Orner, a novelist (but one I have not read or even heard of before), writes from a very different slant of reader. First of all, his eclectic tastes in authors and books gave me little center of gravity, but that wasn’t a problem. I wanted to know who these writers were that I didn’t know. I reveled in his stories of finding books in corners of used book stores. I wanted to know the stories of the stories, and the stories themselves.

Orner’s brilliant approach to these essays is to use various novels and writers and stories as a “way in” to think about his life, and life in general. Literature as a lens on our life. It’s hard to explain his technique in this book but Orner’s perceptions and voice are so strong here, it’s as if you pulled up a milk crate in his garage studio, plucked a book from his stacks and stacks, and started to talk over coffee about literature and life.

Even as you read about Orner’s connection to texts, you will begin to ponder your own. Or, at least, I did. That makes for a powerful and personal reading experience.

Peace (between the pages),
Kevin

 

Make Panoramic Virtual Reality in Cardboard

Cardboard VR

Thanks to Richard Byrne, over at Free Tech for Teachers, I began exploring Google Cardboard again, but this time, I used the Google Cardboard Camera app to make my own virtual reality. The free app allows you to create a 360 degree panorama, and you can even add audio narration, and then share it out with people. (I did it with my Droid phone but I believe you can do the same with any iOS device.)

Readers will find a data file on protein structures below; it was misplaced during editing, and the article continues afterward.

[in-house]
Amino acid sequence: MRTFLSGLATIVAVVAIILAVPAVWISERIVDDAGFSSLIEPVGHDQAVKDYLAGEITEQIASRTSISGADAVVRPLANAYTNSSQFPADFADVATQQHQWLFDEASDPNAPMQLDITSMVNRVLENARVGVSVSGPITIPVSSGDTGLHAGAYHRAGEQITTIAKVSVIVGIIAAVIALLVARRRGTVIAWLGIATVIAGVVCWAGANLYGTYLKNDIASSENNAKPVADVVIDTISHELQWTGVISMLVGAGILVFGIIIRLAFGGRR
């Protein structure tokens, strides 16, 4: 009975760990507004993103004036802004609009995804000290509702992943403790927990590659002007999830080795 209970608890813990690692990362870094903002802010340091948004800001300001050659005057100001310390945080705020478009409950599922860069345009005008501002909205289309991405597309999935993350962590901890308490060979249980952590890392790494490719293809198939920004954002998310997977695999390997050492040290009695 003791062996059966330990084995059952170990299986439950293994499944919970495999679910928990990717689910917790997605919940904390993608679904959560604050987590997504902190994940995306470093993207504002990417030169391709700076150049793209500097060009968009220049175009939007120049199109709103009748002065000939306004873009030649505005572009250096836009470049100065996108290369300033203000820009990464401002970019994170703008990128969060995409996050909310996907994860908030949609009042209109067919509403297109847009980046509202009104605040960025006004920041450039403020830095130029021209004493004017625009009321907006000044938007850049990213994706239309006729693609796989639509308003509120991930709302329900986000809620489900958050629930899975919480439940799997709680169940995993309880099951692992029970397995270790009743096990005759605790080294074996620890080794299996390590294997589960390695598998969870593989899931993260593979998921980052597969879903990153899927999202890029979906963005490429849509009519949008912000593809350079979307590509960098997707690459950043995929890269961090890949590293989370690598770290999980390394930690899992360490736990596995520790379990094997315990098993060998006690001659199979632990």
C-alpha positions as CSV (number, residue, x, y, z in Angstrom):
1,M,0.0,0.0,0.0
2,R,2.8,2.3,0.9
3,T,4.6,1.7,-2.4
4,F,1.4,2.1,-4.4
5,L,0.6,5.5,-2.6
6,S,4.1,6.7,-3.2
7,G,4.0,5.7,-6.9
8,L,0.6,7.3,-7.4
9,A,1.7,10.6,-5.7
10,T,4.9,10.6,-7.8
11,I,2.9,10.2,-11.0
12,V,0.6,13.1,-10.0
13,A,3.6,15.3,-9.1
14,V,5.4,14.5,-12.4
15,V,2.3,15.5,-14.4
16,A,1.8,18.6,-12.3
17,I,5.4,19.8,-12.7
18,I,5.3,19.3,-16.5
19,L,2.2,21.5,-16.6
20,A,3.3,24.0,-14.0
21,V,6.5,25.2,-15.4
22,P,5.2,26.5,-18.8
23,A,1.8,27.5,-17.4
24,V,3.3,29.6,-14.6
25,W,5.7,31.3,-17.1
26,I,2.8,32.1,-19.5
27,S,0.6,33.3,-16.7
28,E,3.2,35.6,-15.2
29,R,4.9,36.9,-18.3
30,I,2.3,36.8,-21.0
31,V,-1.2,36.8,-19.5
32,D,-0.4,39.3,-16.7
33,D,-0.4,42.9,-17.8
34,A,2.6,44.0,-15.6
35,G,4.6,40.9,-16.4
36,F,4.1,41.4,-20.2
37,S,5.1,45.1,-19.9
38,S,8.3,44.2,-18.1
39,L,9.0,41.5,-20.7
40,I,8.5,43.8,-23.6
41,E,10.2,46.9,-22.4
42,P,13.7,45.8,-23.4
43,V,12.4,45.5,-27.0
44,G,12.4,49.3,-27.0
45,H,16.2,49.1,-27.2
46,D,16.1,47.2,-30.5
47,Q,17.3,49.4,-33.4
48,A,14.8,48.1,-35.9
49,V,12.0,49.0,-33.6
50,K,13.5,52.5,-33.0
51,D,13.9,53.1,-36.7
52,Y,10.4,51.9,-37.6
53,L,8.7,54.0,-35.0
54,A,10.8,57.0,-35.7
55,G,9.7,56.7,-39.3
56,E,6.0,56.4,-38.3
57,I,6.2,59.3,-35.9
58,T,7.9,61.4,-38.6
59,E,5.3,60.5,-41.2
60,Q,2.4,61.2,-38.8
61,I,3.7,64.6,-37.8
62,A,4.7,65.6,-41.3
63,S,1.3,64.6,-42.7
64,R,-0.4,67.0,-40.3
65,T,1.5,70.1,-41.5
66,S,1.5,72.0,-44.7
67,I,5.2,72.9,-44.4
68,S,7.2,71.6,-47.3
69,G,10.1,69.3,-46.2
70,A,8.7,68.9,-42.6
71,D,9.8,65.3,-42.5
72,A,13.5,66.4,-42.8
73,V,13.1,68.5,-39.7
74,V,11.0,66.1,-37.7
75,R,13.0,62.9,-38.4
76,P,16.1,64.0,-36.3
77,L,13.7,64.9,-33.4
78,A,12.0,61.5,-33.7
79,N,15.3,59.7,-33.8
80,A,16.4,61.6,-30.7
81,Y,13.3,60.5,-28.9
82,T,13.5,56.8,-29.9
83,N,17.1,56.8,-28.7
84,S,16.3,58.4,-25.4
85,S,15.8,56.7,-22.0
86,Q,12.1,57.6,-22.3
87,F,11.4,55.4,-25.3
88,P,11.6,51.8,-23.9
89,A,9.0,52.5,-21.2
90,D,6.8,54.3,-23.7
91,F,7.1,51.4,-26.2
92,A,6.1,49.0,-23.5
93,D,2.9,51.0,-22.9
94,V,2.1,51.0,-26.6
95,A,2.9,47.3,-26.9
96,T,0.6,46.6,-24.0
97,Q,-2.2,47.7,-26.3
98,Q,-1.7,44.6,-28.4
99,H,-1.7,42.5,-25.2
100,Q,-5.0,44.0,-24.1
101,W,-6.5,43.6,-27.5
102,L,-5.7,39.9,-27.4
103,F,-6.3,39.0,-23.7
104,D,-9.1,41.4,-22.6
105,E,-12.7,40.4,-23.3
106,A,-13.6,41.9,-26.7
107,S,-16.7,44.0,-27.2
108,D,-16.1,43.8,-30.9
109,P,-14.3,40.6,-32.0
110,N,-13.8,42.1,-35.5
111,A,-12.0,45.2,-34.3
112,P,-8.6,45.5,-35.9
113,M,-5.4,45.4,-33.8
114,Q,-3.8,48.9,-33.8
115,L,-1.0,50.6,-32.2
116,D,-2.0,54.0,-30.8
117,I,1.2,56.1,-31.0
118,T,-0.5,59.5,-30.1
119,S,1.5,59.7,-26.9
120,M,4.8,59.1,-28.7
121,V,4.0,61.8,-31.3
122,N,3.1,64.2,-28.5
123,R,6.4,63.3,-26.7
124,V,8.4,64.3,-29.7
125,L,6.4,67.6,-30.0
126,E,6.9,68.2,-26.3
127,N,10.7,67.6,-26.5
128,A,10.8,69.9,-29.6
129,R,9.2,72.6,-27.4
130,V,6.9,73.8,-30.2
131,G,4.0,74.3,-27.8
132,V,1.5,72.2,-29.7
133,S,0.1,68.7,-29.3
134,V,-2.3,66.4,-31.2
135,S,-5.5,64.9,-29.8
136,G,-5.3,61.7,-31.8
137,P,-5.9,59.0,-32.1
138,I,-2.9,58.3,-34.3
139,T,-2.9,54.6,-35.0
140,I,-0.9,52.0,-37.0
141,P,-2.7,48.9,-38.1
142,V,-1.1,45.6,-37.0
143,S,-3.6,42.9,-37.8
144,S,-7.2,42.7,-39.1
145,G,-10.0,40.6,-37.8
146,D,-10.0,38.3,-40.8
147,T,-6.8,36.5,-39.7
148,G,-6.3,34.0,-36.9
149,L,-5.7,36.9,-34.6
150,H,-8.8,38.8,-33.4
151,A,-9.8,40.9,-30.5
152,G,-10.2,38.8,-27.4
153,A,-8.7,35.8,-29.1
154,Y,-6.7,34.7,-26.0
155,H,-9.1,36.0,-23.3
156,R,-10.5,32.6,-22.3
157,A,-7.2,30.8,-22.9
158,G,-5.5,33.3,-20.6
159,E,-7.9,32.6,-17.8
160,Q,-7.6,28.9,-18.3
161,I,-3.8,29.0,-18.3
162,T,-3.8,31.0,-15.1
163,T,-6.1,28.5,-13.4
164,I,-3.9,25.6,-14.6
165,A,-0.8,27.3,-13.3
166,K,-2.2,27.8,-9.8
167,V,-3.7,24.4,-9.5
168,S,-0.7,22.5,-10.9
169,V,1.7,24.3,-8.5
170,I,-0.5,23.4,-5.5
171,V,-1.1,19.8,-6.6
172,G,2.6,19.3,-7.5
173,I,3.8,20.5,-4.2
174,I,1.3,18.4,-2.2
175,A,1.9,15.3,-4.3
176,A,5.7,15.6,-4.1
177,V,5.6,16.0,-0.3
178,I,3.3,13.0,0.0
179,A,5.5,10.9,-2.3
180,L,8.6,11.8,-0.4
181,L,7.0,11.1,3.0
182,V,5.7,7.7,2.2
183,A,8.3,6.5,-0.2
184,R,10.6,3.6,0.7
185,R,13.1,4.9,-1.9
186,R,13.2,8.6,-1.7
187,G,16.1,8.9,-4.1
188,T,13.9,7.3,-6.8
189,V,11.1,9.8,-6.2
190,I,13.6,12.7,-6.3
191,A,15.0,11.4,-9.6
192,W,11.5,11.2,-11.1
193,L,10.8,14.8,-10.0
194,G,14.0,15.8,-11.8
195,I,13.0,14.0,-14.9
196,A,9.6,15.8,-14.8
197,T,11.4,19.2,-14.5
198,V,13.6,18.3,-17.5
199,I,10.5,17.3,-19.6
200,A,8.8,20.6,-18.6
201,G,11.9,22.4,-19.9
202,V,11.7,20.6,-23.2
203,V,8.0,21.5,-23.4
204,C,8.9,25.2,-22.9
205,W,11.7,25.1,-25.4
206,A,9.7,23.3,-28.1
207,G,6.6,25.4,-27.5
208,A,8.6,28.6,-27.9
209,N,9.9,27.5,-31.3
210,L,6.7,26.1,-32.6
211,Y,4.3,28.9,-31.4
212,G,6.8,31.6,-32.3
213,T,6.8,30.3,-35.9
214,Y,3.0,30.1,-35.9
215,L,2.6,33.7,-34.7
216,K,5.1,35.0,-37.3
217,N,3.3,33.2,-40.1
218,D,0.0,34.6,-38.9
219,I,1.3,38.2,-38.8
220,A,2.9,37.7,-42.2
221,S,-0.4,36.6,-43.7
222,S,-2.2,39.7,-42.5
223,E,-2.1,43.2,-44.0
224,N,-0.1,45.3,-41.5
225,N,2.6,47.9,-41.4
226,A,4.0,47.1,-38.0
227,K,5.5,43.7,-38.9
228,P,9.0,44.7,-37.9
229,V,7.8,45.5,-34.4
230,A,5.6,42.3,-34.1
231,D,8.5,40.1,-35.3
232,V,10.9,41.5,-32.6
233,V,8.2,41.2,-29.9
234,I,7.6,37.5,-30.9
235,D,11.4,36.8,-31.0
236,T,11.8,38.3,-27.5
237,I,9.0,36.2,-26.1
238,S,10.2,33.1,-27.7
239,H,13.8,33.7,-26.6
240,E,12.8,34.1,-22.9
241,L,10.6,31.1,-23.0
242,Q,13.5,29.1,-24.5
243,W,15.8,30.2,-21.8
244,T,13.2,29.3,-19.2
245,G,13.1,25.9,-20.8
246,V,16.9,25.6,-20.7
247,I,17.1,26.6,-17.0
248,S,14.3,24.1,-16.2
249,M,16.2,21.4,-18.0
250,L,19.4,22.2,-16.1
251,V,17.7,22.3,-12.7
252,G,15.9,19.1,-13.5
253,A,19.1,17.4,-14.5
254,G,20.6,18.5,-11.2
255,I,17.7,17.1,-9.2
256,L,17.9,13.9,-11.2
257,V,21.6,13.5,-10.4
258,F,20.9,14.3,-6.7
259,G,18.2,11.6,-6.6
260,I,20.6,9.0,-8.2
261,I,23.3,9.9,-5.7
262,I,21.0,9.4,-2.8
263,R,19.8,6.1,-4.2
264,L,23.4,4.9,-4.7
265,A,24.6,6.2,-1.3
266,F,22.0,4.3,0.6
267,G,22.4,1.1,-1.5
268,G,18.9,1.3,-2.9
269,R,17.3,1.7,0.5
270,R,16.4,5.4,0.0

I did a trial run in my backyard and then used it when I did a hike up to a fire tower known as Goat’s Peak, which gives you a nice view of the Pioneer Valley of Western Massachusetts from top Mount Tom.

If you have Google Cardboard (or some VR goggles .. I bought my set from Amazon for about 10 bucks) and the Google Cardboard viewer app, the links should open up for you in that app. You can see what I saw and hear me explaining it a bit.

See my backyard

See Pioneer Valley from Goat’s Peak

Here is Richard’s very helpful video tutorial on making and sharing Google Cardboard VR.

It would be pretty cool to have students use the Google Cardboard Camera app to make their own virtual reality shows of special places.

Peace (it’s reality),
Kevin

Book Review: Revenge of the Star Survivors

Middle school seems to make most students feel like wandering aliens on a strange and unforgiving planet full of odd customs and interactions. Novelist Michael Merschel uses that concept to full effect in his first book, Revenge of the Star Survivors. Our protagonist, Clark Sherman, moves into a new community when his father gets a new job and then immerses himself in Festus Middle School.